I also didn't know that in May of 2010, legislators Sharon Tomiko-Santos, Adam Kline and Eric Pettifgrew found more state money  for the sale(which is the majority of First AME's offer).  They requested that the district reopen the RFP process after it was closed.  They gave all bidders another month.

What is even more disturbing is that a previously allocated $1M came from the Department of Commerce's Community Schools program.  Fred Stephens left SPS to work for the DOC by the end of June 2010.  

From a district document:

Thus, comparing the Bush lease offer and the CCC@MLK and FAME offers of $2.4M on an "apples to apples" basis, the Bush lease offer is worth $7.3M more, or over four times as much."

One commenter at the Seattle Weekly sums it up nicely:

In the end of all this, a private church which Fred Stephens had deep and longstanding ties to, was given a public school property using state grant money in a surprisingly short time, all for well under market value, and when they were the lowest bidder during the process. Grant money that came from the state Department of Commerce, to boot, during a time of fiscal belt-tightening.


wseadawg said…
So we not only gift public property to a tax-exempt religious entity by giving them public money to buy MLK, but, on top of it all, we forego at least 7.3 million bucks? And it took Pottergate to fire the SI?

If anything reeks of cronyism, not to mention, unconstitutionality, it's the sale of MLK.
Juana said…
There was always something strange about this issue. From a financial perspective, the property should have been sold to Bush. I was at the board meeting where people gave their pitch to acquire the property and Mr. Stephens was sitting with the AME group. I thought it noteworthy but tried to not make a big deal about it, but when AME was given (pretty much)the properrty, what I saw made cronyistic sense.
Anonymous said…
Some local discussion:
Juana, the deal begs the question about why was the District in such a hurry to sell the property with quite a better sized lot than others in the area and in record time. Never had a school building been sold so quickly after being closed.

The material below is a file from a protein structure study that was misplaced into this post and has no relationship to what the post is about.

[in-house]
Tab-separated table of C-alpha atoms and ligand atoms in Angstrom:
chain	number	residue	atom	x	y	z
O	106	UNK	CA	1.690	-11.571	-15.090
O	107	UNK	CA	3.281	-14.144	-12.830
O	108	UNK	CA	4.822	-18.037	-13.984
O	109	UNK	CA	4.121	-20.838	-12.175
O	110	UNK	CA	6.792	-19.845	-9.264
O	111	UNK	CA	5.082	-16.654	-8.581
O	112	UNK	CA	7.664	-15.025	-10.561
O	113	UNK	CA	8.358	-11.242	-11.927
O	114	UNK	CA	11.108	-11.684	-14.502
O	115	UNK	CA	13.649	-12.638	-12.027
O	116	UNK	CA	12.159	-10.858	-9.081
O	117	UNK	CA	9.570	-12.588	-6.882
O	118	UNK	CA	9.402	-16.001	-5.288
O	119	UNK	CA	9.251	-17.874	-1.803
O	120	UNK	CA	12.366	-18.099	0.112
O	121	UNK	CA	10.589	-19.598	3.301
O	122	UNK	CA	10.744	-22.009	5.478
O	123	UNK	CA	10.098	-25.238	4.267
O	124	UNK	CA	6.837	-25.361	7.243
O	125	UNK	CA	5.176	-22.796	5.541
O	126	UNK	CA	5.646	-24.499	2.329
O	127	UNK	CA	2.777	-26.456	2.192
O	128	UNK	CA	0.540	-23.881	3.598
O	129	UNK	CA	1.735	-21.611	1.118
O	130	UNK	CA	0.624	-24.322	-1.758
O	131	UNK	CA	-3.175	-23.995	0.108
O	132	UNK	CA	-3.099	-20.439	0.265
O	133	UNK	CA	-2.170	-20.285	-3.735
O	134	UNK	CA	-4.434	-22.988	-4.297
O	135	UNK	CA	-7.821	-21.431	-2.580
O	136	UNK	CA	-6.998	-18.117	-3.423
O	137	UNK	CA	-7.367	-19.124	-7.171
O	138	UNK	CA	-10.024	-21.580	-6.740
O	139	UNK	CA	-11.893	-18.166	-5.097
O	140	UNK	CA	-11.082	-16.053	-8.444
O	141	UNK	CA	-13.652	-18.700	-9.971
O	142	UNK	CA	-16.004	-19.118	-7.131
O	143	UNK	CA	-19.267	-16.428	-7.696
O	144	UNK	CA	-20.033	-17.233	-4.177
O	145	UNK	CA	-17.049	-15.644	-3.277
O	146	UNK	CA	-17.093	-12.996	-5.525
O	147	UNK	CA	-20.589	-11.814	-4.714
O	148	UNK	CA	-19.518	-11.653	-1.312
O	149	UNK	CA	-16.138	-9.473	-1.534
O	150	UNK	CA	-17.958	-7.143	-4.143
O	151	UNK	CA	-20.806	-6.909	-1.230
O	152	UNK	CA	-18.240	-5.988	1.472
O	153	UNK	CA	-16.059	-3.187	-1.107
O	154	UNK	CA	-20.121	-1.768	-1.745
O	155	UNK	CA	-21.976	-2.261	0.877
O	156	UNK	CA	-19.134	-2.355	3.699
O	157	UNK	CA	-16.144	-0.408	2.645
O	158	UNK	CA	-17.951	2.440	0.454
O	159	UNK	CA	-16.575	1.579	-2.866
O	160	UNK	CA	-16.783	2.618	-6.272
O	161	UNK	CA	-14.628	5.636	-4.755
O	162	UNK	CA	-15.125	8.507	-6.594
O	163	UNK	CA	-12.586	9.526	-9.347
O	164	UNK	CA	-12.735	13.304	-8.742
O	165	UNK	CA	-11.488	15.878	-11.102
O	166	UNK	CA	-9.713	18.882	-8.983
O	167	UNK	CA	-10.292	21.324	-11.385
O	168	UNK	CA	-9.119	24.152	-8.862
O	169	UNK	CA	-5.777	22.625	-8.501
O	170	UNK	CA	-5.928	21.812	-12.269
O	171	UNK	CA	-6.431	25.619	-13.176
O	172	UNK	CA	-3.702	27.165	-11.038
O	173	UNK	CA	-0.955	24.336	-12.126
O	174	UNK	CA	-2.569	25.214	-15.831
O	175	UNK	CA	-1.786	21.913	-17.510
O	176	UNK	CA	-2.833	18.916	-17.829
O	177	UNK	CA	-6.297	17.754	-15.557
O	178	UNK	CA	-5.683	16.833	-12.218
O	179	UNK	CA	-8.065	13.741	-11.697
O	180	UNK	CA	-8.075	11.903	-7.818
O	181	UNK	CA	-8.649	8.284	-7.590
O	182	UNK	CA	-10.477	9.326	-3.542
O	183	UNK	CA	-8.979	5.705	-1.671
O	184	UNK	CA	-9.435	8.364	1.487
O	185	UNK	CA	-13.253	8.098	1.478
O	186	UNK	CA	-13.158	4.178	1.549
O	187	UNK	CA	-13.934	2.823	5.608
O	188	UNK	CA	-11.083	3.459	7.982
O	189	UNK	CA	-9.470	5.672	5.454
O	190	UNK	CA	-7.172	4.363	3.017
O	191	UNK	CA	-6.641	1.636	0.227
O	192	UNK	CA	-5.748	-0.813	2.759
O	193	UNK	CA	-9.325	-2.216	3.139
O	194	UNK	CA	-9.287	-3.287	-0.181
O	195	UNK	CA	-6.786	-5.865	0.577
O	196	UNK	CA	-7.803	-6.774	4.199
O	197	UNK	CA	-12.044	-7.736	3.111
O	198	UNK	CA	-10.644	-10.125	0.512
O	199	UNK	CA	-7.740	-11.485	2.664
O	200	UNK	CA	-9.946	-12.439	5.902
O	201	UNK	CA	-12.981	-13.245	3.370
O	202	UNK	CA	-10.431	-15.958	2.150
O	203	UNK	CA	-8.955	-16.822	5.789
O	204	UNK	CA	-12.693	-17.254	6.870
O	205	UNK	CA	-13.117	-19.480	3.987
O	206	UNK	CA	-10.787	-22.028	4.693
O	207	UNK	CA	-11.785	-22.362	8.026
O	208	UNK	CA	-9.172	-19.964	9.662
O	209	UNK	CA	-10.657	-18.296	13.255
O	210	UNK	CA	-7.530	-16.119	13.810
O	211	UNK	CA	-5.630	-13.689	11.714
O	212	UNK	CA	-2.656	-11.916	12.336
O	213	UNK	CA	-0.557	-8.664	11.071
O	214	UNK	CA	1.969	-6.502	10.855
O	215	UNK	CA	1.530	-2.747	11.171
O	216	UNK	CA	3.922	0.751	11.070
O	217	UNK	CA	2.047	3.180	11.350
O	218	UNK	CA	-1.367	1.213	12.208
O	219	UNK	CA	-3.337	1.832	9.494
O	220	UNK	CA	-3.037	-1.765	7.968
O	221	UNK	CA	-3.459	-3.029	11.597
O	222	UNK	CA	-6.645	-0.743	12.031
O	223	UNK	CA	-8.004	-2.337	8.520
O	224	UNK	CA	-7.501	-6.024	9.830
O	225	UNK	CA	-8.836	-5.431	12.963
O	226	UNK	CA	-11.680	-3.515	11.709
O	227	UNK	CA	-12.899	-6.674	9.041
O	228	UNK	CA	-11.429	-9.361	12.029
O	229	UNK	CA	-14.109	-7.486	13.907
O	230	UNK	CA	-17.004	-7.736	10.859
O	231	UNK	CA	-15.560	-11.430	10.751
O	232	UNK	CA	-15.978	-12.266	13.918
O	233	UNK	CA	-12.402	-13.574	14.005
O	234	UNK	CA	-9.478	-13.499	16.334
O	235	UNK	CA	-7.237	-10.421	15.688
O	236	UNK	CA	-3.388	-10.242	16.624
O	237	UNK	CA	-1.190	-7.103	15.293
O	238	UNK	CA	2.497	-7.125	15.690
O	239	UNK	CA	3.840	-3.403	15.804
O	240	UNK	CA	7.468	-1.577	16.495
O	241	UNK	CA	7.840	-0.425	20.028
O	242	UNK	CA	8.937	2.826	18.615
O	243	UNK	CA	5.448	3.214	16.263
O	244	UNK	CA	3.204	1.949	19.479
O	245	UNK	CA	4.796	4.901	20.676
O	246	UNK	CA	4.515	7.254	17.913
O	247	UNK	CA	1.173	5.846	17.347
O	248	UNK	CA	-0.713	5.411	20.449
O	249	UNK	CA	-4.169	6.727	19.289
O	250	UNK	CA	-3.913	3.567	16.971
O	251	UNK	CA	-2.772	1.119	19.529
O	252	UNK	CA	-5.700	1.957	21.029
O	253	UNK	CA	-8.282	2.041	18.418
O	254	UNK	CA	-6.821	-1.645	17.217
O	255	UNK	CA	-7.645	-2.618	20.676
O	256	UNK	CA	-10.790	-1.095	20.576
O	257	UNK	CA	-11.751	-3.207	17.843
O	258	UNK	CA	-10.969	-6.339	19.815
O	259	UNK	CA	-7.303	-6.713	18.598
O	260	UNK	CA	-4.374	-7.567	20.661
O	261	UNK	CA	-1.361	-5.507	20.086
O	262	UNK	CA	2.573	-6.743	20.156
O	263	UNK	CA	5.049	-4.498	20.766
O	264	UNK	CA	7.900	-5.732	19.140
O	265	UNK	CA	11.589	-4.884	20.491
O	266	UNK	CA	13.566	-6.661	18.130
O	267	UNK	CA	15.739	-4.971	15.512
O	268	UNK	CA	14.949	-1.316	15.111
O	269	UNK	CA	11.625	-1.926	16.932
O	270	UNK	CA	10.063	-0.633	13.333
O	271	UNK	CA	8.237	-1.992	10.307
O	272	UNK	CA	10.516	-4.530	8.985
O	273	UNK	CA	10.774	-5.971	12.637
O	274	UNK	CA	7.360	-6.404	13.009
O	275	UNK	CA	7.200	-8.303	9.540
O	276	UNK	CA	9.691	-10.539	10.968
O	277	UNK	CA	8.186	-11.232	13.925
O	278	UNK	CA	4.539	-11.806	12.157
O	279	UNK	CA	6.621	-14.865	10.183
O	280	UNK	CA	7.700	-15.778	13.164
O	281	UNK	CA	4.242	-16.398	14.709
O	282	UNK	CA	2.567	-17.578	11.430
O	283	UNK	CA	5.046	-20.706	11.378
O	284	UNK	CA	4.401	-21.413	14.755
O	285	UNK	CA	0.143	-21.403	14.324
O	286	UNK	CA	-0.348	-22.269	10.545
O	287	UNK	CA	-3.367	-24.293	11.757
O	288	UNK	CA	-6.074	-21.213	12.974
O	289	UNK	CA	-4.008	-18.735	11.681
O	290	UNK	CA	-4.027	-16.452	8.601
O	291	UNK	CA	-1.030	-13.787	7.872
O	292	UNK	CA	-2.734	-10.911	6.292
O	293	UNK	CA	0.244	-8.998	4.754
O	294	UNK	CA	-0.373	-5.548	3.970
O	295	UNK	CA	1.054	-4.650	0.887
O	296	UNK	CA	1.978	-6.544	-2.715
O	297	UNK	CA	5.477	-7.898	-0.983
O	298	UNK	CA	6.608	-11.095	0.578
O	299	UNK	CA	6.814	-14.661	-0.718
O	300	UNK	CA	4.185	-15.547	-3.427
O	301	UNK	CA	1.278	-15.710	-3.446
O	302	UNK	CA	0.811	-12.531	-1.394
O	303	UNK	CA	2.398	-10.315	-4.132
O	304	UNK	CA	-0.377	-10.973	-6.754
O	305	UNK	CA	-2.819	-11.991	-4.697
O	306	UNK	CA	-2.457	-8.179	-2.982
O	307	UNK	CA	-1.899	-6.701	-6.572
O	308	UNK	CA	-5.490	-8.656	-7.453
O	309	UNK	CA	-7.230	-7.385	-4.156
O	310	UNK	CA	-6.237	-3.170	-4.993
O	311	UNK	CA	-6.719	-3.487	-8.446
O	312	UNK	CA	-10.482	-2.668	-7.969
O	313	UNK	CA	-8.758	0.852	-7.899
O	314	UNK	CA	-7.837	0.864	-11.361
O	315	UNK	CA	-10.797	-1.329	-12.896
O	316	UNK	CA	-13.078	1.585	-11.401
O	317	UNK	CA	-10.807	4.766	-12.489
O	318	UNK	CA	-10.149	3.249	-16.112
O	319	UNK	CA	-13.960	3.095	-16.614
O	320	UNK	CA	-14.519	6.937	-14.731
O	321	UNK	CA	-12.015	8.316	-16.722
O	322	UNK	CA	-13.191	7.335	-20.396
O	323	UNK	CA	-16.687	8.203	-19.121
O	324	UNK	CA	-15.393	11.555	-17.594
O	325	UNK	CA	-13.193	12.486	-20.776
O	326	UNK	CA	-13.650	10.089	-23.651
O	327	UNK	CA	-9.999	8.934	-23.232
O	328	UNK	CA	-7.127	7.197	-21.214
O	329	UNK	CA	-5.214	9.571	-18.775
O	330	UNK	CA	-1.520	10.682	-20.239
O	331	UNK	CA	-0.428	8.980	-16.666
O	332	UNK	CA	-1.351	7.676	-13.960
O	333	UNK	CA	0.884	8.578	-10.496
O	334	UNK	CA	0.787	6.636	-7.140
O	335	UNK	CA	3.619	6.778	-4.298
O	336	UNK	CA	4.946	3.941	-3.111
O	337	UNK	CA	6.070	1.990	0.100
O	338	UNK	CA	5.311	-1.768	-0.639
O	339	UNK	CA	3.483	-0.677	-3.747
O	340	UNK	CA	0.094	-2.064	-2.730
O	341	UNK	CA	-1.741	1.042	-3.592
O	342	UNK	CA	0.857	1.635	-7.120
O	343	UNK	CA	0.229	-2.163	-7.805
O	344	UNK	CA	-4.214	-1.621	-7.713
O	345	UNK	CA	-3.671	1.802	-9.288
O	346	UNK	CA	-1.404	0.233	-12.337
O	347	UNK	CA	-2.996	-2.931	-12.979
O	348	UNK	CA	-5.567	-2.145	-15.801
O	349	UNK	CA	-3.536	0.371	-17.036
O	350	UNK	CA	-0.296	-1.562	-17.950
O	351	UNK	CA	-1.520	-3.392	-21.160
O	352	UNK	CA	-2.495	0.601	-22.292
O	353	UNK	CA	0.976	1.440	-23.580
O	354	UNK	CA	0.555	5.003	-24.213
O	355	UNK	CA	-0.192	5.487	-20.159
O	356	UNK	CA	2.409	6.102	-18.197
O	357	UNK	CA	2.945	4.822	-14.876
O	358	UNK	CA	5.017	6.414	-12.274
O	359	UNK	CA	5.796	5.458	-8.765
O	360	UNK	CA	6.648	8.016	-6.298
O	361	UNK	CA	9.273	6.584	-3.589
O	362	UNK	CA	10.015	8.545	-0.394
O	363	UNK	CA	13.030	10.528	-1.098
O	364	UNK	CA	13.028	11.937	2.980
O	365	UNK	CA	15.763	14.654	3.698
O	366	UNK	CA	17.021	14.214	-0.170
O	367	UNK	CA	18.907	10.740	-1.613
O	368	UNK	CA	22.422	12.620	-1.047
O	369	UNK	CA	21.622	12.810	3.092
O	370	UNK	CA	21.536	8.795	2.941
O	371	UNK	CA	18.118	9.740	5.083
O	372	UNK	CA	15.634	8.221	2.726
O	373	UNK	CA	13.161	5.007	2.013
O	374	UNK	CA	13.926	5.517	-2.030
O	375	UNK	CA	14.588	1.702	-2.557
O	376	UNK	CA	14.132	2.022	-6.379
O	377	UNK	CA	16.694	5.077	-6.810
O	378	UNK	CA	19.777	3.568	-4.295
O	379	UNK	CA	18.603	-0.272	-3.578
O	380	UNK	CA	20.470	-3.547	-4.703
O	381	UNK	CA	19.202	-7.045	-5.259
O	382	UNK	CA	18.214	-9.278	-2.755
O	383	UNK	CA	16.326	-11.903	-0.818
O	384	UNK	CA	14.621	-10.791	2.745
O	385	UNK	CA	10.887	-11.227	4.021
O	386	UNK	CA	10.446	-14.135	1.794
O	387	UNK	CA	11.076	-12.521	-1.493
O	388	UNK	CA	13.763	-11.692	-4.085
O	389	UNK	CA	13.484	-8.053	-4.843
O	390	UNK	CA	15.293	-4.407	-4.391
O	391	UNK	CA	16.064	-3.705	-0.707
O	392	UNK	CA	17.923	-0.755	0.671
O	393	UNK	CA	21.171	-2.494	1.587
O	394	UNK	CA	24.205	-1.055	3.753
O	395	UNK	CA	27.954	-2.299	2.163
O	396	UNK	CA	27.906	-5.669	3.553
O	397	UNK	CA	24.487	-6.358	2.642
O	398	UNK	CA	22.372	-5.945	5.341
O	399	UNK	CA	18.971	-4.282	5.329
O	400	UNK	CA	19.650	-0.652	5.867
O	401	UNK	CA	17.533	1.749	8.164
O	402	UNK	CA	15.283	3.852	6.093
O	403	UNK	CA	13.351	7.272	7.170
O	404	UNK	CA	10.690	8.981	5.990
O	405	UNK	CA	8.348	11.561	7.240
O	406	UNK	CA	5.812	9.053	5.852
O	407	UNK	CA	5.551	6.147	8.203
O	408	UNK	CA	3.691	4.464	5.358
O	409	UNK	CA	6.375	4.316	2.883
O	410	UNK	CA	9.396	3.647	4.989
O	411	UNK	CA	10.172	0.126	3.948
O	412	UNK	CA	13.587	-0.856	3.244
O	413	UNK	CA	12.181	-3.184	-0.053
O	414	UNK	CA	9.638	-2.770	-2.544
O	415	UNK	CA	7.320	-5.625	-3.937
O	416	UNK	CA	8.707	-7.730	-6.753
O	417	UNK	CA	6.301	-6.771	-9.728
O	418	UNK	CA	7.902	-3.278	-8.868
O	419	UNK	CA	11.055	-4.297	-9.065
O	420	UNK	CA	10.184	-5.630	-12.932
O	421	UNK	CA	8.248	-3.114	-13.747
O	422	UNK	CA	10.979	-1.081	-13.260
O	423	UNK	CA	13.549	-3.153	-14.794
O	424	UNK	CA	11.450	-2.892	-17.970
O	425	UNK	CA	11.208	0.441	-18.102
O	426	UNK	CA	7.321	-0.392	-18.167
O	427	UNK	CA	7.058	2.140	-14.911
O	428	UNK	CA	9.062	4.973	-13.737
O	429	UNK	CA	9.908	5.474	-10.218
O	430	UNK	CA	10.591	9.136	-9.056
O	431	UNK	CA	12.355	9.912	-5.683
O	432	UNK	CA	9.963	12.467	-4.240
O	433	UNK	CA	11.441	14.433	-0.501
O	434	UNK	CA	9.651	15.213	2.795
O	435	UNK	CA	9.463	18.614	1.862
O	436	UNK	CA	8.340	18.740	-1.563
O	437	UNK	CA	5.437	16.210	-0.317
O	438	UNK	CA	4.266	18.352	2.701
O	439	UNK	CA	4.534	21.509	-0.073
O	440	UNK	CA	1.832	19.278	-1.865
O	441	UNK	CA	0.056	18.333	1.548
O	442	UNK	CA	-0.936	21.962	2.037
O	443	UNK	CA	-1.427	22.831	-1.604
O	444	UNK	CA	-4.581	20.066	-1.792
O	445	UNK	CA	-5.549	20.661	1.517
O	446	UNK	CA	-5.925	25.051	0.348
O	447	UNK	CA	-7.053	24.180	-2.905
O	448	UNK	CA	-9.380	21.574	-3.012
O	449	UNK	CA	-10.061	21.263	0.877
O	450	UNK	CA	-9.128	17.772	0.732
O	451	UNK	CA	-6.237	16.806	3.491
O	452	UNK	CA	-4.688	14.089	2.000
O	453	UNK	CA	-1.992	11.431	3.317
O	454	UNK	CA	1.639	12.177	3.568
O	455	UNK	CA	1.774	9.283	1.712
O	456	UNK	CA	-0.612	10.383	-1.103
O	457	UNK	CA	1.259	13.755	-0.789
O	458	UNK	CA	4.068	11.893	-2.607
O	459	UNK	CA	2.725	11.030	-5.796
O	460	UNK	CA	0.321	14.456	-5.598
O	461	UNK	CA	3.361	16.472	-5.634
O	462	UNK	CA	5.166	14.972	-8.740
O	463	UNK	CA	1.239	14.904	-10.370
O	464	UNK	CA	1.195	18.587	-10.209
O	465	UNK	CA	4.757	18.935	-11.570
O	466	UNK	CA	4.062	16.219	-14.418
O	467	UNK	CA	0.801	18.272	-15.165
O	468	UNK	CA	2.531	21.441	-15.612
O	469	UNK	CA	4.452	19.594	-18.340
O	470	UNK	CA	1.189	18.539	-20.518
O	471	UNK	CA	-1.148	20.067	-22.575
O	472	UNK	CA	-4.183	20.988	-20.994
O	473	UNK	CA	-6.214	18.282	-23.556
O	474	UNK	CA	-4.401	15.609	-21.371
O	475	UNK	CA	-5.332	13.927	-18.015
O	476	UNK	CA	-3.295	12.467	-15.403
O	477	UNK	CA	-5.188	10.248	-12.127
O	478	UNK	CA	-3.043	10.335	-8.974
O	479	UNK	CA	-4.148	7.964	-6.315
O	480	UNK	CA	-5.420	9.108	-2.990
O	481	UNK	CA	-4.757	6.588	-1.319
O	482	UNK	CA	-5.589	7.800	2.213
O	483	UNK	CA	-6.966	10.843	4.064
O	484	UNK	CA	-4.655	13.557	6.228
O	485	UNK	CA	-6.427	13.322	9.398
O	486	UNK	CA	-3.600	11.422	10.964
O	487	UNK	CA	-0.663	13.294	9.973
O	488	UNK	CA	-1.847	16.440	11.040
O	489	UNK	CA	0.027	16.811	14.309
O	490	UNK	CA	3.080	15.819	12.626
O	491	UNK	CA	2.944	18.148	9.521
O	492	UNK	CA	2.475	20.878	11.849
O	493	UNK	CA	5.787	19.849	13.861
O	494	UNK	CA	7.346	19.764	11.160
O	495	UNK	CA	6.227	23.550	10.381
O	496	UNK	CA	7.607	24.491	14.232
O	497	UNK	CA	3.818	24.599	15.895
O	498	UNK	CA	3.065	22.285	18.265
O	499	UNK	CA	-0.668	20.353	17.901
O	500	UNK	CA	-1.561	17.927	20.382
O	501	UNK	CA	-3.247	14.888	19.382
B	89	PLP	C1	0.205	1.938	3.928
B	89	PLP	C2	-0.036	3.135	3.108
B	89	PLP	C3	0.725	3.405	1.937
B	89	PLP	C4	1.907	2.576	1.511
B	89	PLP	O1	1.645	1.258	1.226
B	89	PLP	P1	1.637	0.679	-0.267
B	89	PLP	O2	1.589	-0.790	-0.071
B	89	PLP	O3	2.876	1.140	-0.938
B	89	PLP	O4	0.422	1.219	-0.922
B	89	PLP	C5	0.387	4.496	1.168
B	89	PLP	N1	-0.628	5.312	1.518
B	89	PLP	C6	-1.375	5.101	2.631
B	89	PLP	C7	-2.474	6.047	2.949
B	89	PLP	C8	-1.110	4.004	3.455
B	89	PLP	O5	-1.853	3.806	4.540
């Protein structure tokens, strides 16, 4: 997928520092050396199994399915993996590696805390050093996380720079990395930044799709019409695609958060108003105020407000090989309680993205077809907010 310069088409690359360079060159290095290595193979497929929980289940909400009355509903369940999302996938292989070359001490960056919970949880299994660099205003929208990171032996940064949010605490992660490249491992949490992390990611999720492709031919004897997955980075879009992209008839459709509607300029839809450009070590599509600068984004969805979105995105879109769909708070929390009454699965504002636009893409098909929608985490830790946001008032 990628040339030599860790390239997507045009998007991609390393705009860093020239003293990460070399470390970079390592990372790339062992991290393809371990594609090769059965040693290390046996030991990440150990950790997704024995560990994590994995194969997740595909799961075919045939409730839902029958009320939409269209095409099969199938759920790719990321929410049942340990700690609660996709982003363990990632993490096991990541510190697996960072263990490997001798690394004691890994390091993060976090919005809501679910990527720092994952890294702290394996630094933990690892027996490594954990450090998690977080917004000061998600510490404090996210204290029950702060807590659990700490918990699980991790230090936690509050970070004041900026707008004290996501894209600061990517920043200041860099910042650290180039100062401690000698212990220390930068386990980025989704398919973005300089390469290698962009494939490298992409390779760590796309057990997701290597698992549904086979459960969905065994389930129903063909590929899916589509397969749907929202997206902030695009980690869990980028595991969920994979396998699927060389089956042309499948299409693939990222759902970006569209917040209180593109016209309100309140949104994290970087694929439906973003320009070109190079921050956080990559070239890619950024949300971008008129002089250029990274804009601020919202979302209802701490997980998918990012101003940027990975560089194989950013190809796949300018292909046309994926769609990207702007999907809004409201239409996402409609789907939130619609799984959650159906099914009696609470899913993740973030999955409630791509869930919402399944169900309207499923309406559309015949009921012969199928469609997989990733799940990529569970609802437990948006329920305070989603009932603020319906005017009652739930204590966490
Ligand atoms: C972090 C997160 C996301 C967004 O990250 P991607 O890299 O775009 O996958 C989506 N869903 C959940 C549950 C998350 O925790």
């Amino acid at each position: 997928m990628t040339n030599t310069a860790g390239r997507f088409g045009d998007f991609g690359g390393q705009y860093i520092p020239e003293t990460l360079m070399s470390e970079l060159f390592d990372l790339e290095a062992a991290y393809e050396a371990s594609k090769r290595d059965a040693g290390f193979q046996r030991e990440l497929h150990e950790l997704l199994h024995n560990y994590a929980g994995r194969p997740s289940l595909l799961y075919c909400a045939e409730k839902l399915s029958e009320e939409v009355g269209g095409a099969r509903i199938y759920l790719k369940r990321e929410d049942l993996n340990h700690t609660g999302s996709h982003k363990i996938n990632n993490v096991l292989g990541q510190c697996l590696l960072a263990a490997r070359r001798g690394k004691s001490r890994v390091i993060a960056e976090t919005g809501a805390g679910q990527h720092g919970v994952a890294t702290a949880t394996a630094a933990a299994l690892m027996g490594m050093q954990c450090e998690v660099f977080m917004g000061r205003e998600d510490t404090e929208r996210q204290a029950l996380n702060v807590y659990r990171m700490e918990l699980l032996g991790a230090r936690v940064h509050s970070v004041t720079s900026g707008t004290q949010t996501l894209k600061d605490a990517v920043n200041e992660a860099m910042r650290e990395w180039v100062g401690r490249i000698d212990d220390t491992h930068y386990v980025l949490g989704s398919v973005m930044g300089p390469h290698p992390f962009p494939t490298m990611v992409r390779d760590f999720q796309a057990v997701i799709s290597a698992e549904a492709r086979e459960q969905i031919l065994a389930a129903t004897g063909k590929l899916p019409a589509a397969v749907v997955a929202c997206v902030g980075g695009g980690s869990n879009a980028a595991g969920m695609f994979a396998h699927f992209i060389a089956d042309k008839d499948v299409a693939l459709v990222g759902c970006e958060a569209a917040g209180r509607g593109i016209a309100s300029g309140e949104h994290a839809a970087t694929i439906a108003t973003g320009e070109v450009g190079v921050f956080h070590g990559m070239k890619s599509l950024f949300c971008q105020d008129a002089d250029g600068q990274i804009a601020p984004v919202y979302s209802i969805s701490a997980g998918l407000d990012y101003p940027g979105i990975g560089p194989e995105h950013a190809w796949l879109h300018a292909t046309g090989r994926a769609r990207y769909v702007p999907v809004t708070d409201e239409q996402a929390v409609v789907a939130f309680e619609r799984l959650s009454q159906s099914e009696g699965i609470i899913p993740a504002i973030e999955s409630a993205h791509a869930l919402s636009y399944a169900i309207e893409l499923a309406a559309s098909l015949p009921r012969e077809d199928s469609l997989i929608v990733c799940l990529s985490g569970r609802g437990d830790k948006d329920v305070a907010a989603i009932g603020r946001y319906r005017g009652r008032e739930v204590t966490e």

One valid point regarding selling to public school to private schools was taken into account. Could it be selling a public schools to a private school be in the public interest or justified in an area with plenty of families and in an area where District policies and program placement have driven tax paying families to private schools? No, it should not have been sold. If it was to be sold the SUAC group would have supported the sale to the neighborhood group and its plan. Schools are an asset to their neighborhoods and Seattle. Neighborhoods are robbed of their asset when schools are closed.

Nonetheless, this sale was done way too quickly and more quickly than any other in the history of the District in an area of the city where the assignment areas don't really make sense.
Anonymous said…
This comment has been removed by a blog administrator.
joanna said…
I was the first anonymous, and want to know what the second anonymous on this thread wouldn't come down on the side of not selling the school. Bush would not serve the general neighborhood,.
Anonymous said…
This comment has been removed by a blog administrator.
Sorry last Anonymous, you need to sign your name but you said:

"I don't believe that Bush or any other private school should get access to a public school property. And, on top of that at the State's expense."